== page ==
Of Mermen, Monsters, and Madness: “Cold Skin”

I don’t often review films here, but when alternative life forms are involved, I’m on board! Cold Skin by Director Xavier Gens based on a book of the same name is a French-Spanish collaborative 2017/18 effort that checks off so many boxes that it’s both challenging and astonishing. The film crosses the genres of science fiction, horror, suspense, and is a period piece set in 1914. It’s been compared to Lovecraft meets Jules Verne, kind of a “first contact” film involving evolved intelligent amphibious life.

Now we’ve seen some things in a similar vein, most recently The Shape of Water although you could look as far back as The Creature from the Black Lagoon. In Cold Skin, World War I is brewing as a young British “weather observer” (meteorologist) is dropped off at a remote island in the south Atlantic, his only other human companion the operator of a lighthouse there. “You should have stayed on the boat,” the weatherman named “Friend” is told by the gruff lighthouse keeper, Gruner, who has been on the island entirely too long. We soon learn that legions of humanoid amphibious creatures emerge nightly from the sea to attack the humans stationed there, an invasion which the lighthouse keeper has learned to repel from his crudely fortified lighthouse with firearms, fire, and edged weapons.

His desire to exterminate the amphibious humanoids has not stopped the lighthouse keeper from “taming” one of them and keeping her as kind of a pet who he abuses physically and sexually…yes, mer-rape rears it’s ugly head here! The film chronicles the evolution of the “weather observer” from frightened pacifist to survivalist to sympathizer with the mermen/women, all set against the growing madness spawned by harsh isolation and incomprehensible threats.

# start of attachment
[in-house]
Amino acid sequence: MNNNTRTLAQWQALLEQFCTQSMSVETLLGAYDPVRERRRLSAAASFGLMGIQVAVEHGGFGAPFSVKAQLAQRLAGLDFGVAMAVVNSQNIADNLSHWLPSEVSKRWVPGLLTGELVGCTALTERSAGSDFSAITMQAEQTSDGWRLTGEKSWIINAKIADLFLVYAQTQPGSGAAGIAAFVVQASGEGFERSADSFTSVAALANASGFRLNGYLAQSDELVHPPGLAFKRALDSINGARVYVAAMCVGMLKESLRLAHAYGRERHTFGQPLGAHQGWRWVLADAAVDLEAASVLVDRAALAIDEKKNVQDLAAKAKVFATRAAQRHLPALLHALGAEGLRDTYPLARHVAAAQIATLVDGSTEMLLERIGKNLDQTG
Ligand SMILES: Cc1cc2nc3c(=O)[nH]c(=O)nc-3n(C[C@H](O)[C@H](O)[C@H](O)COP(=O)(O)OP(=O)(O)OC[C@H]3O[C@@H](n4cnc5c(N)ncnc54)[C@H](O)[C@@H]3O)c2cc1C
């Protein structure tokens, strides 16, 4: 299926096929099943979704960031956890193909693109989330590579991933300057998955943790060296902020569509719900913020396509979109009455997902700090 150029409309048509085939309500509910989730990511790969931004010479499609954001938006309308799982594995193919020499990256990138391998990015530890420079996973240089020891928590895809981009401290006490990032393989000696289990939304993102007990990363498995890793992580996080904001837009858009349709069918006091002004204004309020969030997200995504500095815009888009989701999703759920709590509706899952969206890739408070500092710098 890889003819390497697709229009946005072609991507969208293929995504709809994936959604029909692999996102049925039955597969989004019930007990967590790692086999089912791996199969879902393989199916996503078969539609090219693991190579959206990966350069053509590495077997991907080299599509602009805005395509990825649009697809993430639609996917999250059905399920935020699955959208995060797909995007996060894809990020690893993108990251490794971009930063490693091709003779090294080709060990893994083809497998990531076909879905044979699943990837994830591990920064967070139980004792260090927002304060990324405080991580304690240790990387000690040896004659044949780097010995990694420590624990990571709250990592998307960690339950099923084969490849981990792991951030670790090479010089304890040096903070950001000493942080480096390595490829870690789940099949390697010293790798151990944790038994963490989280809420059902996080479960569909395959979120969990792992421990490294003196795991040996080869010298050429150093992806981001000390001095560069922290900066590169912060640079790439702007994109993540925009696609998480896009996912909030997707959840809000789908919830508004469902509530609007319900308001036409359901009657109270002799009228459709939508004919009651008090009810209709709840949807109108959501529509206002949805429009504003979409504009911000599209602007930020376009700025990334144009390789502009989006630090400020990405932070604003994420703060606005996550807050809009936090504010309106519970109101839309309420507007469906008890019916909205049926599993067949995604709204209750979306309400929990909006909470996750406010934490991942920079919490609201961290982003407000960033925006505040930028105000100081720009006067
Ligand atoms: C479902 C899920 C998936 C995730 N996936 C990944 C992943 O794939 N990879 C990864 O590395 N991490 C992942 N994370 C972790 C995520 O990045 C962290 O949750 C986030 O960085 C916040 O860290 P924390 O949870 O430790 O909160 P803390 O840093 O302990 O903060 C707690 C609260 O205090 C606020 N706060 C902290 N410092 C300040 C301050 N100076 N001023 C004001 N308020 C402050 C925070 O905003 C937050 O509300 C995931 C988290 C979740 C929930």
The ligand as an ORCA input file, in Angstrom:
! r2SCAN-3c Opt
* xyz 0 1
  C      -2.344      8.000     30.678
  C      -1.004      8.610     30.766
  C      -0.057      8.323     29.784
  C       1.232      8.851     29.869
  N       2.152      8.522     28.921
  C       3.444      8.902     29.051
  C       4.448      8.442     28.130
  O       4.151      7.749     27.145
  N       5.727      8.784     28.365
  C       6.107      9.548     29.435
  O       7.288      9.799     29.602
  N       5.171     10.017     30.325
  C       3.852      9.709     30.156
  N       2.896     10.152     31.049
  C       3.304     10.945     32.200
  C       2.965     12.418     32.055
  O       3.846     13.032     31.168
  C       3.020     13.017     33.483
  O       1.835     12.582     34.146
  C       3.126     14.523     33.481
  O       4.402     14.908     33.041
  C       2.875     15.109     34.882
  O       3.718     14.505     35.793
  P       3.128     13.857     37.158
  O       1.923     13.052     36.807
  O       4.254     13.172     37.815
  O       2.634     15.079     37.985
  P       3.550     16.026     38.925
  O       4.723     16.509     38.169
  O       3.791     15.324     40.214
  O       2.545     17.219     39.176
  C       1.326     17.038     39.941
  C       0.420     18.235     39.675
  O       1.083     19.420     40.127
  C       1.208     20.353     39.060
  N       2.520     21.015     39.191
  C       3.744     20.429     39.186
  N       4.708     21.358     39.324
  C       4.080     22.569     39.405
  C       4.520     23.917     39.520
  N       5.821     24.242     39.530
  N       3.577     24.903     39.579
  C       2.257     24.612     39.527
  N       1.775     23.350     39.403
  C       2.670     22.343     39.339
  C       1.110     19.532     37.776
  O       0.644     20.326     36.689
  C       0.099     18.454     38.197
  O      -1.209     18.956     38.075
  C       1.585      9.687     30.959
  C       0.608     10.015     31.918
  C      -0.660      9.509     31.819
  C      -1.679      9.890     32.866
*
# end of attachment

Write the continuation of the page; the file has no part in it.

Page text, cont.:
The submissive female creature, named Aneris (Spanish for “siren” spelled backwards) is an extraordinary feat of makeup, requiring hours of work to transform actress Aura Garrido into an amphibious mermaid with occluded ears, nostrils, and membraneous eyes. In spite of her full body makeup, our mermaid despite lack of articulate speech projects a greater range of emotion than does her human abuser, raising again the classic question of who is actually the real monster. The film shows us the madness of war through the microcosm of a small yet isolated island where extraordinary things are taking place…

If Cold Skin fails In any way, it may be because the film perhaps tries to be and accomplish too much, but it makes a truly memorable effort. It was easy to miss this film in theaters, but Cold Skin may currently be seen on Amazon Prime, and I give it two paws up… 🦊

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5 Comments on “Of Mermen, Monsters, and Madness: “Cold Skin””

  1. carycomic Says:

    If you want a real Lovecraftian pastcihe/homage, watch the sci-fi/disaster flick UNDERWATER. Detailing the struggle of mining colonists, at the bottom of the Mindanao Trench, to survive against the after-effects of a tragic depressurization. Including the sudden encounter with undersea humanoids!

    Like

    • carycomic Says:

      Some people claim the Chthulu figure was CGI. I say it was someone in a rubber suit (a la Ricou Browning in CREATURE FROM THE BLACK LAGOON). filmed from forced perspective (a la Haruo Nakajima in every Showa-era Godzilla film you can name).

      Liked by 1 person

      • vulpesffb Says:

        A rubber suit I’d be happy for! It’s the rubber room they want to put me in I’m not as keen on… 🦊

        Like

  2. carycomic Says:

    Speaking of aquatic cryptids: what are your thoughts on whether or not the Israeli Mermaid sightings might actually be a Red Sea dugong (or two) having made a Lessepsian migration through the Suez Canal?

    Liked by 1 person


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